10 Tammuz 5776  חֻקַּת, י’ תמוז, תשע”ו פרשת

In this parashah we jump forward to the 40th year as the Israelites are getting ready to enter the Promised Land. It includes the passing away of Miriam and Aharon, whose son Eleazar will inherit his position of Cohen Hagadol.  Moshe and Aharon will both not be able to enter the Promised Land.  It also speaks of life and death. I have been teaching over and over that if we take the Scriptures out of context, we invent a religion.  All the major religions have their own writings which are interpreted according to their agenda. They have not taken into consideration the setting in which the Torah was given to the people by the hand of the Creator.   The Torah is the basis of interpretation for ANY later writings whether it is the Talmud which gives the rabbis the authority to change the Scriptures or the New Testament which according to the Christian theologians interprets the rest of Scripture. Islam does the same with their own sacred book, the Koran.  If the last is supposedly the best, then Islam is the religion of choice today.  Divine revelation however came at Mt. Sinai to the people there who consisted of a mixed multitude — not all were the descendants of the twelve tribes. This gives us a beautiful picture of the universality of the Torah which was given to a people called Israel by God. They had a special calling of being ohr l’goyim – light to the world by distributing it to the rest of the nations.  Today when the truth has been revealed to us we also have this same responsibility.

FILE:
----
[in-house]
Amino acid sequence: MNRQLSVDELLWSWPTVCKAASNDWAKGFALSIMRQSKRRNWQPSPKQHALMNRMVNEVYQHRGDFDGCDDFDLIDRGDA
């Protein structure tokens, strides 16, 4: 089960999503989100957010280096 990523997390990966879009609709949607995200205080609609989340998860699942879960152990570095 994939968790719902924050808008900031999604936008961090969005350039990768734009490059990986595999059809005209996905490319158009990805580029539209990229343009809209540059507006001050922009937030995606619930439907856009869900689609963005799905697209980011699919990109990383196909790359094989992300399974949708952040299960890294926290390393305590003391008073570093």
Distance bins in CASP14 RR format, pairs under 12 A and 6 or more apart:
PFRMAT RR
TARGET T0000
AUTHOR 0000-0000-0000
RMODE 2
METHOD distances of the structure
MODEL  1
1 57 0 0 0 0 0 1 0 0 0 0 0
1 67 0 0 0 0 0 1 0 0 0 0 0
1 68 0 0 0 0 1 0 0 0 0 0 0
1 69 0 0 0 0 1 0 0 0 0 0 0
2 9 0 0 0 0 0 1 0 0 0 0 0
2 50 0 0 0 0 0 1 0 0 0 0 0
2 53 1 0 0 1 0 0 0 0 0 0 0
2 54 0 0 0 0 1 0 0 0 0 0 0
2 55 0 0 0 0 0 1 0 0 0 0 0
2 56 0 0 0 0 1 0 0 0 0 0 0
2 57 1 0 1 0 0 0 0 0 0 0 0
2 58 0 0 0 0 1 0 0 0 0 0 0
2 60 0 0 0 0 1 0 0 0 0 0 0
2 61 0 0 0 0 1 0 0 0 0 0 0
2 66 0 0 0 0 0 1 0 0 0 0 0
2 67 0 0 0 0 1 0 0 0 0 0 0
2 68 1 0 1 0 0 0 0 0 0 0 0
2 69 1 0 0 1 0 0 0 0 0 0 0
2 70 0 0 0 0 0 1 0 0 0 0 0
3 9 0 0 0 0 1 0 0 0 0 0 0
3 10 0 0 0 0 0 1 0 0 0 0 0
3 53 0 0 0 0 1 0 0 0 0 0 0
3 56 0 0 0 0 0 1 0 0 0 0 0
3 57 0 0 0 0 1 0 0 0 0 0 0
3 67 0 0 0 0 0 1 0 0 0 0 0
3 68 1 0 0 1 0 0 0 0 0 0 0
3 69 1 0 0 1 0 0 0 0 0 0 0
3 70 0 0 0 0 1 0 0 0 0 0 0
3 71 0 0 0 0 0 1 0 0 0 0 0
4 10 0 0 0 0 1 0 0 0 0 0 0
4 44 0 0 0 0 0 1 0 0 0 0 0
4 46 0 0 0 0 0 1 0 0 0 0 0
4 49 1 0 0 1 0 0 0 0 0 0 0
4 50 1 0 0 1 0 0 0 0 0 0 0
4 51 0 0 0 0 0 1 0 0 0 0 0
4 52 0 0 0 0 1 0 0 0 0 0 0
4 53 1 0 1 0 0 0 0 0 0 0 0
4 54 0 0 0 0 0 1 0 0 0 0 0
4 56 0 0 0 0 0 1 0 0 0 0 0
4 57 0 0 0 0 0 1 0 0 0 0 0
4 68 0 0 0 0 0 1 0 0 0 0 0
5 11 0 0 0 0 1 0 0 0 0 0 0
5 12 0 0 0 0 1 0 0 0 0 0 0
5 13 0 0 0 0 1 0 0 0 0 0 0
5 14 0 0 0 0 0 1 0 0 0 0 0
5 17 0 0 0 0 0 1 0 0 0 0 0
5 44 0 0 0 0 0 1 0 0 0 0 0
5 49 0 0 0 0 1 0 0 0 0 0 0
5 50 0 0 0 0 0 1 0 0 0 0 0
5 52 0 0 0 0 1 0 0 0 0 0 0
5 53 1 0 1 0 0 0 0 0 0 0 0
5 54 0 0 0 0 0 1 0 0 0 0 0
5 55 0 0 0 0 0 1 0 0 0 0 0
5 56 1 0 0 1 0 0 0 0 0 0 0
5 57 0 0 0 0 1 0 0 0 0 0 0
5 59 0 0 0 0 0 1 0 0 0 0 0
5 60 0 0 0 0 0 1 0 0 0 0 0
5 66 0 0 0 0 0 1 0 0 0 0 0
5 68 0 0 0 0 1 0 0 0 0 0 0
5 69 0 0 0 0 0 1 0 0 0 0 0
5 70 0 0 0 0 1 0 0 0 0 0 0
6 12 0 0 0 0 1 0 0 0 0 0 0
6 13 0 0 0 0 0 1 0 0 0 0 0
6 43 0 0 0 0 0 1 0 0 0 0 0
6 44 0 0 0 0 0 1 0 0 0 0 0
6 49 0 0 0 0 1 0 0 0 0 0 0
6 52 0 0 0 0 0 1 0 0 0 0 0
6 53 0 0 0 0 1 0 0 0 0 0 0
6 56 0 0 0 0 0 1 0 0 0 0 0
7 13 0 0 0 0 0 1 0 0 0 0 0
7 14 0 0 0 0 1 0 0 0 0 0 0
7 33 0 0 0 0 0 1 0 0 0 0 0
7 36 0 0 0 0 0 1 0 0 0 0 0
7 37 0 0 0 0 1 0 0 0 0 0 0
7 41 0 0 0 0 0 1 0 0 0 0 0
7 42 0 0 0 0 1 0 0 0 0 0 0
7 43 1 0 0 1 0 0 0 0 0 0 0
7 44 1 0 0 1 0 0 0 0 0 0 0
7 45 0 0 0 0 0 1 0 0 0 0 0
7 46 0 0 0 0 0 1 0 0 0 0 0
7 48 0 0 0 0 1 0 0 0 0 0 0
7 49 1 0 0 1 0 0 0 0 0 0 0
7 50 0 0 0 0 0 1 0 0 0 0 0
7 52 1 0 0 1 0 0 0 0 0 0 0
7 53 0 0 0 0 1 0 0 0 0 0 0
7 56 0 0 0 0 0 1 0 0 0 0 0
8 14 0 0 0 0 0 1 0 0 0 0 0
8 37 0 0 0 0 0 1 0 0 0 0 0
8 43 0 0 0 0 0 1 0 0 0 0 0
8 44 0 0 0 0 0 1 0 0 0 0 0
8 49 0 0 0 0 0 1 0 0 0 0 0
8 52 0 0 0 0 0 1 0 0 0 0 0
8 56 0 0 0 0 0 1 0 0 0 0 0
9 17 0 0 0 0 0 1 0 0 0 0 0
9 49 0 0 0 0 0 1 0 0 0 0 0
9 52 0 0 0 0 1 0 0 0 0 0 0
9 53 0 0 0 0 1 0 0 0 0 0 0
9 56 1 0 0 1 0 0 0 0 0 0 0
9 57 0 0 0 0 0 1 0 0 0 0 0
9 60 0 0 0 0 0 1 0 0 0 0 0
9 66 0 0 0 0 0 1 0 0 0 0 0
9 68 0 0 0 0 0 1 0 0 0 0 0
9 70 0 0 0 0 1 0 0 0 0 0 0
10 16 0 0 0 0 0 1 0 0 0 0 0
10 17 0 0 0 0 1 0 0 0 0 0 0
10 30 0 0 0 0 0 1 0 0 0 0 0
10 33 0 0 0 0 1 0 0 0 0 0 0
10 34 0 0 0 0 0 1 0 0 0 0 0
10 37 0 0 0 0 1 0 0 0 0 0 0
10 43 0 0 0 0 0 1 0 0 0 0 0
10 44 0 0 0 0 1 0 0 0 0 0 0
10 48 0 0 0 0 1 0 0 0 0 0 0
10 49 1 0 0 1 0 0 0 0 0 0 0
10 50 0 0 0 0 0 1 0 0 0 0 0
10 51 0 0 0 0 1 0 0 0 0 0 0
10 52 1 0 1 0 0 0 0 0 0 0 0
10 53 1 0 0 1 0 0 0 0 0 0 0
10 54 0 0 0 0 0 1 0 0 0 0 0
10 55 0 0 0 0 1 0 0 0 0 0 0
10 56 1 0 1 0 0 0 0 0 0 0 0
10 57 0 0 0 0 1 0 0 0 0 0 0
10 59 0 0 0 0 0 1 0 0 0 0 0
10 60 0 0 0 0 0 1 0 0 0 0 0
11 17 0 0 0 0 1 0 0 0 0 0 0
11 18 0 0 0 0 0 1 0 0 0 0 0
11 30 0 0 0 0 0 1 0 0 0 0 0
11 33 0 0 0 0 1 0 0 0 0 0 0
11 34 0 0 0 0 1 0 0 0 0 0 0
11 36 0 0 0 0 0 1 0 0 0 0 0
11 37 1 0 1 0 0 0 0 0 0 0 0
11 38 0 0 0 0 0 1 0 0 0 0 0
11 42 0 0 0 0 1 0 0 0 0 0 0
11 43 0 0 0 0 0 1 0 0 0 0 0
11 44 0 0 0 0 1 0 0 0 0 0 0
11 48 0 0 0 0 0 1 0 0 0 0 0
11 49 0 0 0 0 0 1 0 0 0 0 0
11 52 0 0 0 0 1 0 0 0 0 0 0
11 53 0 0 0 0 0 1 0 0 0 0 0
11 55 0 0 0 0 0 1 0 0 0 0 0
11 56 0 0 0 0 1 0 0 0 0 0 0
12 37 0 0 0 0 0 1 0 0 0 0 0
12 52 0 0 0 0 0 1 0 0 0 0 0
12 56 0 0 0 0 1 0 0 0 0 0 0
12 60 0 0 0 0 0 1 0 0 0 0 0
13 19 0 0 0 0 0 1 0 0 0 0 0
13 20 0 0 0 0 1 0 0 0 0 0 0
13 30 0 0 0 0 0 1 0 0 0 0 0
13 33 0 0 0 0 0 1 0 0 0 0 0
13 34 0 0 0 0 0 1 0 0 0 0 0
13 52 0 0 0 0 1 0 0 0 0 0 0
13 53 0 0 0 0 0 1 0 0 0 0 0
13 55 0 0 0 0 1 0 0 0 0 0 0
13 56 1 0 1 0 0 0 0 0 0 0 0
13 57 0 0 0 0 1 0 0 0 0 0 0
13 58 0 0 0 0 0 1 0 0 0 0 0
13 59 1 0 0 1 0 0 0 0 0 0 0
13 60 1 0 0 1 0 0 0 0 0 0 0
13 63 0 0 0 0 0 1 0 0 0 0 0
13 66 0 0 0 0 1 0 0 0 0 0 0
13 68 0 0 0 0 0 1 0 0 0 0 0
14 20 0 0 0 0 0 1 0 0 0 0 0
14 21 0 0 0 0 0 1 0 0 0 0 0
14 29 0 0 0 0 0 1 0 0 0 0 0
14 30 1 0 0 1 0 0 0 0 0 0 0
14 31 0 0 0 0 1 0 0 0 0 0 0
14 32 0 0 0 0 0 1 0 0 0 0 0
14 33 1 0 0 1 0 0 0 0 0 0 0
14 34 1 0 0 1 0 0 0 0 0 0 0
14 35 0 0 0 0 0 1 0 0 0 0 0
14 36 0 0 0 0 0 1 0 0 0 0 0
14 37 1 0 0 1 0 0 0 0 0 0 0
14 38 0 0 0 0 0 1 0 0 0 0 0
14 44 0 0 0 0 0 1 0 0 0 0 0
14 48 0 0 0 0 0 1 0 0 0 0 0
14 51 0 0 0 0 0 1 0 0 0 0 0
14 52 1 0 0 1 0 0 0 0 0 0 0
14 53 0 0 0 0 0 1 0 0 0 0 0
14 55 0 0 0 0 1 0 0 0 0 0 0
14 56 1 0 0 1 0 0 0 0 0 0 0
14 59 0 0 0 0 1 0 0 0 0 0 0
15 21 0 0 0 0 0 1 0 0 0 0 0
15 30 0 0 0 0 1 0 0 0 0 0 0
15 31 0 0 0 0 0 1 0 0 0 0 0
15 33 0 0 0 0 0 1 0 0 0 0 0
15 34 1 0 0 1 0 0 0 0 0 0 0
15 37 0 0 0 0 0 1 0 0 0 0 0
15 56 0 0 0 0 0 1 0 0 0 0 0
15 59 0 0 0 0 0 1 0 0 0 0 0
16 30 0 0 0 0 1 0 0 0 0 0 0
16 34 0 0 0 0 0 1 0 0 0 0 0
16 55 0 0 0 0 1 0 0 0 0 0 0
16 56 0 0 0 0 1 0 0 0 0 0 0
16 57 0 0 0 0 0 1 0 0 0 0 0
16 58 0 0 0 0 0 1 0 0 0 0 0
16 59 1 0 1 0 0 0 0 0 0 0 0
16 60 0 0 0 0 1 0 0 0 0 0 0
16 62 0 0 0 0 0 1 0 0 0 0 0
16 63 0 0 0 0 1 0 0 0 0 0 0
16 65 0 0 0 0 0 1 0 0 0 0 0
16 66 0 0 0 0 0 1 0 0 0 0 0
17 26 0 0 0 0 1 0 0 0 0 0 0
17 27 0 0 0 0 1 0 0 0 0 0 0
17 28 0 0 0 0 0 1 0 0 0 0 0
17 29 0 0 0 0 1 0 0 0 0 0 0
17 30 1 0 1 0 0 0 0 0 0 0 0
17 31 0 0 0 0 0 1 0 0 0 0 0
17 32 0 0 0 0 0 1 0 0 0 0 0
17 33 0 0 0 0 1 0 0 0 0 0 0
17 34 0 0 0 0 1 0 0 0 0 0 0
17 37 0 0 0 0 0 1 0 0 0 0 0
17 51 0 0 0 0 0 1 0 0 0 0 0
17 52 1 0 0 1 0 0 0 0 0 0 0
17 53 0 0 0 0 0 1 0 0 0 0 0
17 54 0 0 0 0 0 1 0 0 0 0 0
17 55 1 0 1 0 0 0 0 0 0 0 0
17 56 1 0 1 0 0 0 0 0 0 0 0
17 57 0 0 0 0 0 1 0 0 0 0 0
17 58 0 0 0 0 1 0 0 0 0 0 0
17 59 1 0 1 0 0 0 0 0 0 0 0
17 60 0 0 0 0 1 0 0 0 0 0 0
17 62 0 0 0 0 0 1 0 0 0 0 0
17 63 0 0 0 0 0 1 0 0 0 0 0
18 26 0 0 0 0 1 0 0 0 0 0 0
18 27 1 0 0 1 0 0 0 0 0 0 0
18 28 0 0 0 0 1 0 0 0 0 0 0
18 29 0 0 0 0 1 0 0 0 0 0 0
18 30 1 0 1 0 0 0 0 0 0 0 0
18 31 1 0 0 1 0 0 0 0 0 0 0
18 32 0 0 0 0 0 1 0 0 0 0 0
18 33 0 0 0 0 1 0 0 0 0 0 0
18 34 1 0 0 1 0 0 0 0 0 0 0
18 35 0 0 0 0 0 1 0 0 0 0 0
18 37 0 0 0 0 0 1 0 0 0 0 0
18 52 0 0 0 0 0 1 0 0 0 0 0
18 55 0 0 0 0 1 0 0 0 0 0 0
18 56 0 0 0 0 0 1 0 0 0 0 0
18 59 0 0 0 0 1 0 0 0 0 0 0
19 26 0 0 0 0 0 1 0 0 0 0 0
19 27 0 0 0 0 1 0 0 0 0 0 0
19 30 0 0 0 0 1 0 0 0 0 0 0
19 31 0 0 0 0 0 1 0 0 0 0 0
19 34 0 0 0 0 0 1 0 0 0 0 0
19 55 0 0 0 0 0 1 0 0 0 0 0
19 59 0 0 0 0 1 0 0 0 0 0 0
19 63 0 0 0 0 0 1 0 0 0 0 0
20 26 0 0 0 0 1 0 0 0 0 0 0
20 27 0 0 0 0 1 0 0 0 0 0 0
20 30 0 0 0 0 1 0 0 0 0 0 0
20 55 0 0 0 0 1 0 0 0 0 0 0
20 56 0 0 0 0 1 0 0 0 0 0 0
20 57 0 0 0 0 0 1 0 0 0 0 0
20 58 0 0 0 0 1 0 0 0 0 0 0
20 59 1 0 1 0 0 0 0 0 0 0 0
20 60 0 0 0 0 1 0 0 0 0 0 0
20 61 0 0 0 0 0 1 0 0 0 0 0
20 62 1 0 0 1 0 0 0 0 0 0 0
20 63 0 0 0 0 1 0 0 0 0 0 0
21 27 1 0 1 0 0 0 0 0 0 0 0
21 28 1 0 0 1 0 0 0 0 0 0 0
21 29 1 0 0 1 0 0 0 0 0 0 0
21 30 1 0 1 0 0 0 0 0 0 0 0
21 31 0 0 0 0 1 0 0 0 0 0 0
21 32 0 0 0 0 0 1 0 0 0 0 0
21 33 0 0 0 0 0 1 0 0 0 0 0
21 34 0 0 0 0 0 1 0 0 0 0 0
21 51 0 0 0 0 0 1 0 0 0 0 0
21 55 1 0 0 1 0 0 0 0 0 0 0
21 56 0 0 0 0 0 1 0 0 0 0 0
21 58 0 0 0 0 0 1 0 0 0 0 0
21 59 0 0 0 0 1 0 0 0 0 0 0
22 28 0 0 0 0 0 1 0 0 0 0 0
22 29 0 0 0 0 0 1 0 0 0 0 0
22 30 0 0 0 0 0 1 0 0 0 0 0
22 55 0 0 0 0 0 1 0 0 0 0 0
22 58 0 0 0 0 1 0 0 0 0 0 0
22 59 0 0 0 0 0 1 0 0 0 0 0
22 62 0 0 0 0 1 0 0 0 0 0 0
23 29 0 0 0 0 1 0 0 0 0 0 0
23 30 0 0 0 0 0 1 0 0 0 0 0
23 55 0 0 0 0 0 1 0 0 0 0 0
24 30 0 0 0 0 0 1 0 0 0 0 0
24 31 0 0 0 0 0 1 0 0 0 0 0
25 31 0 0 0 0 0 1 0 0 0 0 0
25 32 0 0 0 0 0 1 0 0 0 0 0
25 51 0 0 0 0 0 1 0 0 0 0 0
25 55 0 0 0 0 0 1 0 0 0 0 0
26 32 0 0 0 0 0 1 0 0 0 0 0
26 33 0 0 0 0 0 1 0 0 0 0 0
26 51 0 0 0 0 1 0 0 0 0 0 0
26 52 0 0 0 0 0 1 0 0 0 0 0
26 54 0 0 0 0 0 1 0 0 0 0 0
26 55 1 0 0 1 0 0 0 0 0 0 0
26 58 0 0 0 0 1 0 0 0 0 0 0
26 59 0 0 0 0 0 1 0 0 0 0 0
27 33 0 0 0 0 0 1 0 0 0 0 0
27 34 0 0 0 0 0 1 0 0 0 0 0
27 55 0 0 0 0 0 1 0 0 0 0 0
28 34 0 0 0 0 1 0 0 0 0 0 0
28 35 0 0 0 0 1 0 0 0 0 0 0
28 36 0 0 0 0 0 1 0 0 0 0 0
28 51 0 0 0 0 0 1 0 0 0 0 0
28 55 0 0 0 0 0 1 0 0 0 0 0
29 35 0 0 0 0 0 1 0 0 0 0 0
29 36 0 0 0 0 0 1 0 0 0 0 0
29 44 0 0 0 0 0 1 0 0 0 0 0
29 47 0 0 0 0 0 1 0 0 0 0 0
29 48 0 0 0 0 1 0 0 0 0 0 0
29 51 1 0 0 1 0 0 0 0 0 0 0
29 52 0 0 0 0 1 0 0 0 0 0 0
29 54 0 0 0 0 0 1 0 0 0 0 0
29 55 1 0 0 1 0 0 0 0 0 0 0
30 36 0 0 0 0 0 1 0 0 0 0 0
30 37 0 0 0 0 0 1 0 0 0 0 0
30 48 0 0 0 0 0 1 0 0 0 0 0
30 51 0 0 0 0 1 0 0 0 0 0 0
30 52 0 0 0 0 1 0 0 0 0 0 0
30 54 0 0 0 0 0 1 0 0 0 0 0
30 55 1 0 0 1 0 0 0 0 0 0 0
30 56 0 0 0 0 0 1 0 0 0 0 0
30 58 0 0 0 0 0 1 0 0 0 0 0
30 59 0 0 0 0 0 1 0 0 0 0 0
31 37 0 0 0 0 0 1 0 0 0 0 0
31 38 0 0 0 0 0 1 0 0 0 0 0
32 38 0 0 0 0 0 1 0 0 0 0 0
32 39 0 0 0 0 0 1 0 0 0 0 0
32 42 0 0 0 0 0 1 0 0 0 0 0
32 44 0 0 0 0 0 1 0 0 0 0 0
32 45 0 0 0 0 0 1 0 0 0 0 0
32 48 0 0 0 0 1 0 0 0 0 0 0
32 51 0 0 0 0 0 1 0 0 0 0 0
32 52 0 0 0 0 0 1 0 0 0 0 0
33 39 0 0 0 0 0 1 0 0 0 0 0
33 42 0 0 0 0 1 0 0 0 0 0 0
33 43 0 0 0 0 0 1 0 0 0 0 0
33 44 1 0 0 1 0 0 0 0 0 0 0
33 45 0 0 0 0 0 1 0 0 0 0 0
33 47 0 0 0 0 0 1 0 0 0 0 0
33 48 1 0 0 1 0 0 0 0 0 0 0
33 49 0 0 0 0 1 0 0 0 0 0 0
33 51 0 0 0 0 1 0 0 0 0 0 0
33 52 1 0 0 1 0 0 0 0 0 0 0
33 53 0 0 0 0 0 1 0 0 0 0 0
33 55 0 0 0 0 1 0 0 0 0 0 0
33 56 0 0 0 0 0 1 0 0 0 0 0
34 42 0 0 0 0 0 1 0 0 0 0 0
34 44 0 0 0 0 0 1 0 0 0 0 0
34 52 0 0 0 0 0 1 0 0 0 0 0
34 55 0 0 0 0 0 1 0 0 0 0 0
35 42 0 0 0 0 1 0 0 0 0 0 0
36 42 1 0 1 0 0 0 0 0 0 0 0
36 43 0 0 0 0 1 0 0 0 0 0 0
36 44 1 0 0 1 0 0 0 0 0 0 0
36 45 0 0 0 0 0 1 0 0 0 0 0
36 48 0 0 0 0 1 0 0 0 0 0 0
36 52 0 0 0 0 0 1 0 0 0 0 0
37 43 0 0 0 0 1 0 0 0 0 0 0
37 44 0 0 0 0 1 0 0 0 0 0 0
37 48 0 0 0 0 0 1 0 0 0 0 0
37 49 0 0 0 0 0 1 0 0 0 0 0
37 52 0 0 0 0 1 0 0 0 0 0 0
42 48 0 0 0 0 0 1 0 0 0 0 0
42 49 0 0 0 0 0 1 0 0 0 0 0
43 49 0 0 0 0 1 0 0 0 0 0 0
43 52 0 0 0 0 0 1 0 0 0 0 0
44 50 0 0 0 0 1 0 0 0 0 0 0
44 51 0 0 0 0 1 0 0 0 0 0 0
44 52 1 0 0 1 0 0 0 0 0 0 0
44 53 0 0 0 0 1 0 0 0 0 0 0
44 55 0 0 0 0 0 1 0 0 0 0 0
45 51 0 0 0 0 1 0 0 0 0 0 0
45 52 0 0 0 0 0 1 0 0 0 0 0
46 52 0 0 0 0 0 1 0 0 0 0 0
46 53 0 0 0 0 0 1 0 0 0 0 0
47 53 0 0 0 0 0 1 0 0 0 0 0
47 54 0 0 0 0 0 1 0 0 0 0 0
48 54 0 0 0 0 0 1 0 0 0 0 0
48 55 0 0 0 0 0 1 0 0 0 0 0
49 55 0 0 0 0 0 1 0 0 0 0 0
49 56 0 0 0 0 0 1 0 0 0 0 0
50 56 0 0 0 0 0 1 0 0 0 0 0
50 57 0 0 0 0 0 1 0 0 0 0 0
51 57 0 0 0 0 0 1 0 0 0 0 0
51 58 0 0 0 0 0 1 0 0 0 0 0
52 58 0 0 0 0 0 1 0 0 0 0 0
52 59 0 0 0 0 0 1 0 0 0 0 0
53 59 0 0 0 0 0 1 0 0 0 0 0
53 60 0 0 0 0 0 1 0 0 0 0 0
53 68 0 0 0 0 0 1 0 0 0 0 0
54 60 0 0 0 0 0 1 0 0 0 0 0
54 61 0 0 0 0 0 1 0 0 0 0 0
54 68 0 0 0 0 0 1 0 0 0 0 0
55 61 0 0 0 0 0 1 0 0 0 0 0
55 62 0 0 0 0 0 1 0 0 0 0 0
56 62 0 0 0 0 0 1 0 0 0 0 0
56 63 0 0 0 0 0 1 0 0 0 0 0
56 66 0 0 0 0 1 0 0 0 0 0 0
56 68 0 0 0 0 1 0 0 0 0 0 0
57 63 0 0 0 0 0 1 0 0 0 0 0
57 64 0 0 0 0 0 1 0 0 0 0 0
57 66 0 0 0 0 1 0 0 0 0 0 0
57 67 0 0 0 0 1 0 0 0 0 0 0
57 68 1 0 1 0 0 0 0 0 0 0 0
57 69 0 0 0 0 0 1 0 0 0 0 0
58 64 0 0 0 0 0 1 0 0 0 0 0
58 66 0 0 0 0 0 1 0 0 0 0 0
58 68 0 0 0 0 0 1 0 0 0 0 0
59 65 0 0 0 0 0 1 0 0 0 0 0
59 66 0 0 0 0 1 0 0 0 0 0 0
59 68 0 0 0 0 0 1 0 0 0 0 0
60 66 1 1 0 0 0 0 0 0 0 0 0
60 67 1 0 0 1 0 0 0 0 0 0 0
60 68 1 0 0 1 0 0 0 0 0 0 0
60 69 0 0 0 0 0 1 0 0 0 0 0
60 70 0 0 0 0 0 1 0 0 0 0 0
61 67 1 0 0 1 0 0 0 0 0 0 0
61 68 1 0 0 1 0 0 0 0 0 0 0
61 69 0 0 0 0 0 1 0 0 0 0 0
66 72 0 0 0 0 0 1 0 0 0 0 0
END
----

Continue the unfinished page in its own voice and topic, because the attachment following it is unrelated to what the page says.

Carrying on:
This parashah is specifically meant to reverse the hocus-pocus of the false religions of the day, most of which had an obsession with death, placing it upon a pedestal.  Many believed and still believe today that the body is the prison of the soul and in order to be free, one needs to die. This is a very Greek concept coming from older civilizations. Israel had been living in Egypt with its pyramids which were gigantic tombs. When a Pharaoh would die, he would be embalmed securing his body for the next world.  He was buried with all his servants, his court, his women and much food and treasure.  Our Creator was in the process of removing this brainwashing from the Israelites.   It is so easy to accept values that are totally contrary to the Torah and this had happened to them.  We see this today in how little parents can do to stop the schools from brainwashing their children with values that are anti- Torah due to the restrictions placed upon them by the government.  If the government was smart they wouldn’t impose these beliefs upon the people.  Egypt had imposed their beliefs over time upon the Israelites and they were losing their calling.